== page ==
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C.M. Corner: Respect – The Two Way Street

There are a million different factors that play into a class’s behavior.  One of the biggest factors that comes into play is respect.  We often look at a self-centric view of respect when we are dealing with difficult students and situations; they’re behavior is disrespectful to me.  Respect is defined as “esteem for or a sense of the worth or excellence of a person” or “to show regard or consideration for” by dictionary.com.  I like to think of it in terms of value.  Because we are the staff member in the room, we expect students to value our authority and experience.  Students, however, feel the same need to be valued.  To be truly effective in our classrooms, we need to promote an environment of respect that each person in that class makes an impact and adds to the experience of the day.  It needs to be a two-way street.  Some things may look different depending upon the position you are in, teaching for a day or two, on a long-term assignment, working as a paraprofessional.  But when our students don’t respect us, we become very aware through their behavior.  Here are some core things that we can use to promote an environment of respect.

  1. Know your relationship to the students and stick to those boundaries.  You are the staff member in the classroom and they are the students.  Your role is not their best friend, their parent or their counselor.  You are there to help them continue their educational experience, which does require you to build relationship with your students.  So, yes, get to know something about them and let them know about you, but make sure that the content and questions stay professional.  It’s ok to share that you love animals or previously worked as an engineer.  It’s also ok to ask them if they are having a good day or not.  However, refrain from asking probing questions about their personal life.  If they share/volunteer that information, that is the student’s choice, but don’t ask for them to share it.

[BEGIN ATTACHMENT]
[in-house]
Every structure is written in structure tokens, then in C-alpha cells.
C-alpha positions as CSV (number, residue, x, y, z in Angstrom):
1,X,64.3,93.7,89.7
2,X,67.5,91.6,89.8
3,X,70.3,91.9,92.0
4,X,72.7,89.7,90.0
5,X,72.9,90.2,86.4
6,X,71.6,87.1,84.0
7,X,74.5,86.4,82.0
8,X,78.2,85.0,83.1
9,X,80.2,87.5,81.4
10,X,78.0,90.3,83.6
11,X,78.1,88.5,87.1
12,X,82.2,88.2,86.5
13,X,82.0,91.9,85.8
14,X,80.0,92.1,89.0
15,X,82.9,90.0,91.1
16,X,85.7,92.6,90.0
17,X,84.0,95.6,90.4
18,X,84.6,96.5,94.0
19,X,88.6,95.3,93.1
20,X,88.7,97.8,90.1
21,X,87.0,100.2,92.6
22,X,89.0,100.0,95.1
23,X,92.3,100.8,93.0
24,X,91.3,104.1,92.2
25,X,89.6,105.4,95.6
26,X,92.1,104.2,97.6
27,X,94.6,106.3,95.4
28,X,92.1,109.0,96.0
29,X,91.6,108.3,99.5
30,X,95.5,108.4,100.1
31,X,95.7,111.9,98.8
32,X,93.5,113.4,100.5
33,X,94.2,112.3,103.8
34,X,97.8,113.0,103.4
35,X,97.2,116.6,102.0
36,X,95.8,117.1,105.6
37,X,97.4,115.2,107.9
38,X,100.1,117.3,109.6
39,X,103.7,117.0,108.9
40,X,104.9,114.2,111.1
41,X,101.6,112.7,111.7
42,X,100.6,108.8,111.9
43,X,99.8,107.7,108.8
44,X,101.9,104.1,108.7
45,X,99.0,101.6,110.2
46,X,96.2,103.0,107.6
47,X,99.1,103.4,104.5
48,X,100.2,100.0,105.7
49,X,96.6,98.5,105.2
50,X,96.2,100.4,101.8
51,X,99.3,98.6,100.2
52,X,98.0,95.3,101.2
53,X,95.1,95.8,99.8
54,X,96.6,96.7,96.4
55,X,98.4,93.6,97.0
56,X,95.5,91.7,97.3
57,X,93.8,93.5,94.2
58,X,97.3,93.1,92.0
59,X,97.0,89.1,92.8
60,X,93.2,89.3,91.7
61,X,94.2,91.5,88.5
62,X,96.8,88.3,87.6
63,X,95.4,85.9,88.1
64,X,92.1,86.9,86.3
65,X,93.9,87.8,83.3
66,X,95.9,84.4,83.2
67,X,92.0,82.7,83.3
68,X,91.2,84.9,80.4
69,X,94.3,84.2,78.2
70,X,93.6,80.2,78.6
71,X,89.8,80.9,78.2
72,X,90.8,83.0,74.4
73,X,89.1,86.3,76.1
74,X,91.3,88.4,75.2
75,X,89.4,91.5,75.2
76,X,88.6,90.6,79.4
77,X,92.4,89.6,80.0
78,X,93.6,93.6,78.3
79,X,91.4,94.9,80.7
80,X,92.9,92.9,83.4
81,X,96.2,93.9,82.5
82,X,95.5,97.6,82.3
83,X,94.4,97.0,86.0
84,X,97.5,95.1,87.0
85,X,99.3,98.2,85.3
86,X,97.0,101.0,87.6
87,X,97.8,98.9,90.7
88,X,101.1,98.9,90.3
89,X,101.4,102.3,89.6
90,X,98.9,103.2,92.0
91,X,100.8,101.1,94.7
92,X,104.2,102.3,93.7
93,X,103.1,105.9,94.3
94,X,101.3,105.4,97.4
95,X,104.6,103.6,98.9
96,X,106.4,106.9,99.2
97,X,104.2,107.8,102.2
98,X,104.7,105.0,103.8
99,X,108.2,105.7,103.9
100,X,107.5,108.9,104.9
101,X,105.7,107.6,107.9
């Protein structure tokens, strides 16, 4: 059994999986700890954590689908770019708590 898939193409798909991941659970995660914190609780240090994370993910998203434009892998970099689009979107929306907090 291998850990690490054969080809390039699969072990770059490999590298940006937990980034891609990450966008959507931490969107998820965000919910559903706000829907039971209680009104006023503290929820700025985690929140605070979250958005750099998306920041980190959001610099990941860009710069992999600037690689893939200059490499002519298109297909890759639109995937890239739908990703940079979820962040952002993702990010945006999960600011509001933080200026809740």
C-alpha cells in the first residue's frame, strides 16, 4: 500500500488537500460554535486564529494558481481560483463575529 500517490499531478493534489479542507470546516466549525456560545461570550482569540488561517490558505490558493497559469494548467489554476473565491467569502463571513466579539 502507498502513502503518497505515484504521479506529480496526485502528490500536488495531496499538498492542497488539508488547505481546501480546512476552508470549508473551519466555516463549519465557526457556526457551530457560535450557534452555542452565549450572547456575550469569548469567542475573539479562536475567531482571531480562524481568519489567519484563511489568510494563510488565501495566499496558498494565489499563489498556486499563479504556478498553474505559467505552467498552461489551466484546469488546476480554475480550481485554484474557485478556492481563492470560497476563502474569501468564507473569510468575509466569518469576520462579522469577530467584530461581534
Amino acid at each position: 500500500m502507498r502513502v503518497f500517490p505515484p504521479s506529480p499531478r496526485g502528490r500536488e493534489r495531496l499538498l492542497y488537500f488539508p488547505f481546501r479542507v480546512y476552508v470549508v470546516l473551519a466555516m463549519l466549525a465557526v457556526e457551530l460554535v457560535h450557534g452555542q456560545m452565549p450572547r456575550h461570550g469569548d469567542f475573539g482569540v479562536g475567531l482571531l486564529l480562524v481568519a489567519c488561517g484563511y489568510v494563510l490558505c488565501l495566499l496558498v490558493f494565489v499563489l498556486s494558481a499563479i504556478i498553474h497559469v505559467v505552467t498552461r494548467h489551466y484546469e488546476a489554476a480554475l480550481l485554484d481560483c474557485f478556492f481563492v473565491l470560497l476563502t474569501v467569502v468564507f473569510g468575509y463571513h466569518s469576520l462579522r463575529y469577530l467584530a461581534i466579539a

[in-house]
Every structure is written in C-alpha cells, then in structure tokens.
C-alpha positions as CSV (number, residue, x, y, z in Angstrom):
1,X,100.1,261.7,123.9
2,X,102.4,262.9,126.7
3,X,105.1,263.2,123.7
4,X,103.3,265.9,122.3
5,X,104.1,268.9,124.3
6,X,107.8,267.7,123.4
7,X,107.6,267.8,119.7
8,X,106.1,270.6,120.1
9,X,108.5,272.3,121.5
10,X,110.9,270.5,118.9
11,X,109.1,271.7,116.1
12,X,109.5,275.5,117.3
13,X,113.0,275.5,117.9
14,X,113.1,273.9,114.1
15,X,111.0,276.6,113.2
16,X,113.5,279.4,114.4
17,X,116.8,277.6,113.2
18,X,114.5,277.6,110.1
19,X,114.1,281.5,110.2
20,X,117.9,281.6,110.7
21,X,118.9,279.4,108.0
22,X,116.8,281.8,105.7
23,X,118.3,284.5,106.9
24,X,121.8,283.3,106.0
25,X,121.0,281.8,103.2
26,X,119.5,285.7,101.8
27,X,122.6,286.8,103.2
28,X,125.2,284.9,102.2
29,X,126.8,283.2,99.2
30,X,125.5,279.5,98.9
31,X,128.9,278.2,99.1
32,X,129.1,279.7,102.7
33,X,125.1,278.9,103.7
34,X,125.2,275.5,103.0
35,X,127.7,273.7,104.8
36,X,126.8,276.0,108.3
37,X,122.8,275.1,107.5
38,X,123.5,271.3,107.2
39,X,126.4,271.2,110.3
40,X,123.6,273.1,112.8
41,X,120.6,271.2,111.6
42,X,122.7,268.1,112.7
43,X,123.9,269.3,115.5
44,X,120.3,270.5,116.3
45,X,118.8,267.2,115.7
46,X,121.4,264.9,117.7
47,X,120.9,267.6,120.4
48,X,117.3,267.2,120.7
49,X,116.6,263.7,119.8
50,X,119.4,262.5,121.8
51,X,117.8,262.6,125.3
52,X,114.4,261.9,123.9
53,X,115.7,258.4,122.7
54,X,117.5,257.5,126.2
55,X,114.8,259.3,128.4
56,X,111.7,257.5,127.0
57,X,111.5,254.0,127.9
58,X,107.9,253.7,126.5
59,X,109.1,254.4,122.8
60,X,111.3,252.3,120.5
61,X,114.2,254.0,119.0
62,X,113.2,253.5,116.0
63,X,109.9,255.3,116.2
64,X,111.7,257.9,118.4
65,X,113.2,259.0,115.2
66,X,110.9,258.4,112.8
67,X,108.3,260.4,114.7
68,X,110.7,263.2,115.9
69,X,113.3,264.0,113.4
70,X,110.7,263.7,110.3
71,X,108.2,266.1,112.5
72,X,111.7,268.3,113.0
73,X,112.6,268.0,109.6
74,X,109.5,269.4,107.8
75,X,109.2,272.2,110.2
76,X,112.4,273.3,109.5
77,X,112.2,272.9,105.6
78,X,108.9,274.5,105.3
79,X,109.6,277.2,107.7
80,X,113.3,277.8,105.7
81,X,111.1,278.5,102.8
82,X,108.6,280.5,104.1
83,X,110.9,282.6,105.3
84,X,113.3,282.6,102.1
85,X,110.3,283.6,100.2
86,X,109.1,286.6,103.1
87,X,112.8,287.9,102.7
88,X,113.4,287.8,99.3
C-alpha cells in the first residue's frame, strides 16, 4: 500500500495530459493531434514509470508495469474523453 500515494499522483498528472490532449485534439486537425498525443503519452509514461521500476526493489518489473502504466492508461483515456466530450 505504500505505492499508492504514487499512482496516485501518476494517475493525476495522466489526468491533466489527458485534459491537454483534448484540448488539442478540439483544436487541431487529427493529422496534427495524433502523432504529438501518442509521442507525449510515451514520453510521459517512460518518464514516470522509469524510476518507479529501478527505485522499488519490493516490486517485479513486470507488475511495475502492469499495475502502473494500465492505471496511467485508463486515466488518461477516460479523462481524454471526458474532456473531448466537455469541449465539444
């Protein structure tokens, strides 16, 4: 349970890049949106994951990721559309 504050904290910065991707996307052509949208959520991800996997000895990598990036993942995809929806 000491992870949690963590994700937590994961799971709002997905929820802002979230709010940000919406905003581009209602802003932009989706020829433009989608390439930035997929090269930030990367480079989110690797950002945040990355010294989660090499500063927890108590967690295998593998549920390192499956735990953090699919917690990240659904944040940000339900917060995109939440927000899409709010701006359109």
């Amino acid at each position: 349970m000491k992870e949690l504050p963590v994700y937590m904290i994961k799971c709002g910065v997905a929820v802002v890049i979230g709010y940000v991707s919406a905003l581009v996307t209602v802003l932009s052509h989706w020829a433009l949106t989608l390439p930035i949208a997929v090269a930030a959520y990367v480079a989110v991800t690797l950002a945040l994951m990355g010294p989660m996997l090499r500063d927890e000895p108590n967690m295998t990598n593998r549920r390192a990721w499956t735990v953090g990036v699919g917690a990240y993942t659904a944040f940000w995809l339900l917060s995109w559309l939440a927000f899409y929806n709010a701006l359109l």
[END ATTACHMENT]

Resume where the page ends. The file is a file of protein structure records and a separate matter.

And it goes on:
2. Establish a safe environment.  In particular with a substitute, students feel a bit more apprehensive because this is a change to their classroom culture and can affect the students to varying degrees.  Let your student(s) know the expectations for conduct that day and hold both yourself and the students to them.  Whether stated in detail or through a brief statement, also make sure your topics of conversation are appropriate.  Topics that make students uncomfortable or frightened, as well as offensive, derogatory comments and negative criticism, make the class unsafe.  This will cause your students to misbehave.  If those expectations are violated, then respond appropriately with the established consequences.
  3. Focus on the positive actions and try to keep them “anonymous”.  Praise statements are an effective way to manage various types of classroom misbehavior.  It is most effective when it is not attached to a person or their value.  Statements like “Johnny is a good boy because he is working quietly on his assignment instead of talking with his neighbors,” attach personal value to the behavior.  If you are working quietly on your assignment you are good, but if not you are bad.  It also can put the class in contention with each other as Johnny is good and I am not.  Instead use “Thank you to those who are working quietly on their assignments.”  You are still drawing attention to the positive behavior, but it is no longer drawing attention only to Johnny or assigning value to a person due to their behavior.

If we communicate to our students that we respect and value them, they will respect us more and classroom management will become much easier.  And while these are important to maintain in any position, it is ever more important that we implement and continue this practice.  With students, staff and our own stress, we need to intentionally build a culture of respect in our classrooms and positions.  Do you have any ways that you establish this type of environment?  We would love to hear it.  Feel free to send along any tips or strategies to training@teachersoncall.com!

 

Source:

"respect". Dictionary.com Unabridged. Random House, Inc. 27 Apr. 2018. <Dictionary.com http://www.dictionary.com/browse/respect>.